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Catching carp in the tougher autumn months is never just a question of bait quantity.

During the carping year, there are only two seasons when I put all my energy into serious carp fishing: Autumn and Spring. This article is all about the autumn and for those of you who are serious about catching big carp, autumn is a great season (so is winter when you get a mild weather spell). Here are some of my tips and tactics for that time of year.


The weather plays a big part at this time of year but, for the past 3 years that we have been here, the weather in Northern France in October has been consistently good. Better in fact than April. The weather is mild and frosts are nonexistent. The one predictable feature of October has been the rain and trust me, it really does know how to rain here!

This October is a classic example of what can be expected: big south westerly winds, lashing rain at times, gorgeous sunny spells at others and mild temperatures. Sounds like perfect carp fishing weather to me!

Here is a video blog of my autumn campaign at Beausoleil last year:

Fishing during the big autumn feed up

This is always a hot topic of conversation amongst carp anglers, but I think taken at face value it can be very misleading.

Last October for example, I witnessed very heavy feeding activity, but I knew they weren’t feeding on the bottom. I had multiple groups of carp crashing out all night long over a couple of my rods and yet didn’t even get a liner!

When I did trick one into having a snack, the reason for the action was clear as a water flea happily presented itself onto the pale flank of a 31lb mirror I’d just caught. Water fleas or Daphnia are a form of zooplankton. The term refers to any small water born insect that hatch out of the silt and attempt to make their way up to the surface of the water.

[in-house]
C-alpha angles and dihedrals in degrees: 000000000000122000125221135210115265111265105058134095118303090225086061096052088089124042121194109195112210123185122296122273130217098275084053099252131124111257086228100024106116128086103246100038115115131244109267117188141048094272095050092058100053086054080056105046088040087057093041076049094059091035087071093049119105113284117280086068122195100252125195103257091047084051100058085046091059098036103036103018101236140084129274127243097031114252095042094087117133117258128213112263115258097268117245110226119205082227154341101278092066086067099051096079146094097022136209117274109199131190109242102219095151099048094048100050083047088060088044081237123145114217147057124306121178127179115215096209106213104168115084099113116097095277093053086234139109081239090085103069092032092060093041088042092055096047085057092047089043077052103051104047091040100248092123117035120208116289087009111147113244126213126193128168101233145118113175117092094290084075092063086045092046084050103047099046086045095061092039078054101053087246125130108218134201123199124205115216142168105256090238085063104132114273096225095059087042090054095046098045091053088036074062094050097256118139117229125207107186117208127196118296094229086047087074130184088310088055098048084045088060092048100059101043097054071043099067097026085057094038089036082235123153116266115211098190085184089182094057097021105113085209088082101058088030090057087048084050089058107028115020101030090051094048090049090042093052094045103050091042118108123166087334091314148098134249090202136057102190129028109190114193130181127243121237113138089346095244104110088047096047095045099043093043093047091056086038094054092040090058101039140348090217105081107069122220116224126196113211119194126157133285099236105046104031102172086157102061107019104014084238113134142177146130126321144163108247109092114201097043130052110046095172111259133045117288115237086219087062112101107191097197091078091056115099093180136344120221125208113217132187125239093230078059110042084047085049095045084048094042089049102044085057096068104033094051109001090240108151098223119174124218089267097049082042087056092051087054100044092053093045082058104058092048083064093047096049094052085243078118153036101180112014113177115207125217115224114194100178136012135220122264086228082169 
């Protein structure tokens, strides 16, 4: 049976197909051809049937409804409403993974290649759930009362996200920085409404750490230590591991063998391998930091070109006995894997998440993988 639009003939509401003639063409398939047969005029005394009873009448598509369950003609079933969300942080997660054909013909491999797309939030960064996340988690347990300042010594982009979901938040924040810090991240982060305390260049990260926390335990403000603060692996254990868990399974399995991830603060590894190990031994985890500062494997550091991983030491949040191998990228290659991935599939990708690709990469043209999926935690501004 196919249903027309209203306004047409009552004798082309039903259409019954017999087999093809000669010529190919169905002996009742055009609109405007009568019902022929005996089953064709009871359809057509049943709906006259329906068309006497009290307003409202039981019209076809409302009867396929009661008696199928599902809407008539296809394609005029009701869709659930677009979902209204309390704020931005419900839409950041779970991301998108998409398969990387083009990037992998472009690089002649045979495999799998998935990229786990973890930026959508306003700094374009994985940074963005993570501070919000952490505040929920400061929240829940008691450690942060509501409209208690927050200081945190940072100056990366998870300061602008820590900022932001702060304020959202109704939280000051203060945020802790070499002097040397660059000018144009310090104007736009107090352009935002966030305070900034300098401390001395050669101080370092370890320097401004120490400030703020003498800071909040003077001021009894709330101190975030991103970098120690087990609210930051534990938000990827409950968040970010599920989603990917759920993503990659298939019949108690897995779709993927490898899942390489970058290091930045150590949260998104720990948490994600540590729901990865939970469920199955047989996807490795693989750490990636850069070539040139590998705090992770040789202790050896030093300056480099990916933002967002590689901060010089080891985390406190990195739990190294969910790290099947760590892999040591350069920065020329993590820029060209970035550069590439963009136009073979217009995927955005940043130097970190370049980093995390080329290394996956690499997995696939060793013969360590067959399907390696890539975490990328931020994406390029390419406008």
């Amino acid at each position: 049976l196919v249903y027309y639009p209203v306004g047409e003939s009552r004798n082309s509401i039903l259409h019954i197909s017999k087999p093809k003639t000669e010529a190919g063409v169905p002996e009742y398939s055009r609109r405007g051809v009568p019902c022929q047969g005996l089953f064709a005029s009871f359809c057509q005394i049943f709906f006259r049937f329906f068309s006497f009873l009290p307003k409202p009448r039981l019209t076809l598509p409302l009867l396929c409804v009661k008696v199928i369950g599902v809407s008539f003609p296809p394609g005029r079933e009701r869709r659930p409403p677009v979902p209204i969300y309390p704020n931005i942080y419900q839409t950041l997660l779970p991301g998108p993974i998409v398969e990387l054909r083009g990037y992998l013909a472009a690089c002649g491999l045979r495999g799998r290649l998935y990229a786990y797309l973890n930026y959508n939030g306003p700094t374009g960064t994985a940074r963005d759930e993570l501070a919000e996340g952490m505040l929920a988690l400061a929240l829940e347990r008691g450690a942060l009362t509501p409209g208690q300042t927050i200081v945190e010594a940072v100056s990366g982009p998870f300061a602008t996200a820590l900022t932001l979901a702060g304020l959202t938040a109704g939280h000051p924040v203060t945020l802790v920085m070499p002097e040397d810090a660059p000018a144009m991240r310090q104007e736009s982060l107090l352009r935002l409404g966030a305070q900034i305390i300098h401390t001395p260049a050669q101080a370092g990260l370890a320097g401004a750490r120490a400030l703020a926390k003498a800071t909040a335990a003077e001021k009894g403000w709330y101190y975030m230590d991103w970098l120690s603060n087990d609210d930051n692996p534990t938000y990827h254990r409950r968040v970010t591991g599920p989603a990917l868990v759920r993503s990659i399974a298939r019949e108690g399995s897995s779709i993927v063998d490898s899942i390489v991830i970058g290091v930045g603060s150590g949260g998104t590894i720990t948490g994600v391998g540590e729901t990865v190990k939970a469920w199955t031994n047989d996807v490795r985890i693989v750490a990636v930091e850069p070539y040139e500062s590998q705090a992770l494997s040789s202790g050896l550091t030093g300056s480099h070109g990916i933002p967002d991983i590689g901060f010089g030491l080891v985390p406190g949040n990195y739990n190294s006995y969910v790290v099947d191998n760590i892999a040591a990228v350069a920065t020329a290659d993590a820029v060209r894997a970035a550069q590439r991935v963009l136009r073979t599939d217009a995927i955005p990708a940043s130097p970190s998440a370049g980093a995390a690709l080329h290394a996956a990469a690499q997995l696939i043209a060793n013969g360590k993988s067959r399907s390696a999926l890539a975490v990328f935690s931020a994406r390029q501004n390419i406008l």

Carp love Daphnia, and are programmed to consume as large a quantity of this natural food source as possible when it’s available.

The key word here is availability. Daphnia only hatch when the water temperature is perfect for them to do so. The water temperature at the time was just below 15 degrees which is incredibly mild for the end of October.

In my experience, zigs can work exceptionally well during these times.

However, I do not believe the tactic is suited to all waters; zigs are not suited to Beausoleil and are banned here due to the risk of foul hooking a catfish or a sturgeon.

Carp fishing on the bottom during a Daphnia feeding frenzy can be frustrating but bites are still there to be had with the right approach. It’s difficult to watch or listen to carp after carp crashing over your rigs without getting a pick up.

I’ve made the mistake in the past of thinking that all of a sudden my rig has stopped working and turned myself in knots trying to solve the problem that way.

My advice: don’t do it!

It will only make the situation worse and reduce your chances of a pick up even further.

The other fatal mistake that’s easy to make is to continue to apply bait in this situation. The carp aren’t feeding on the bottom, giving them more food to eat off the bottom will simply reduce your chances of a pick up further.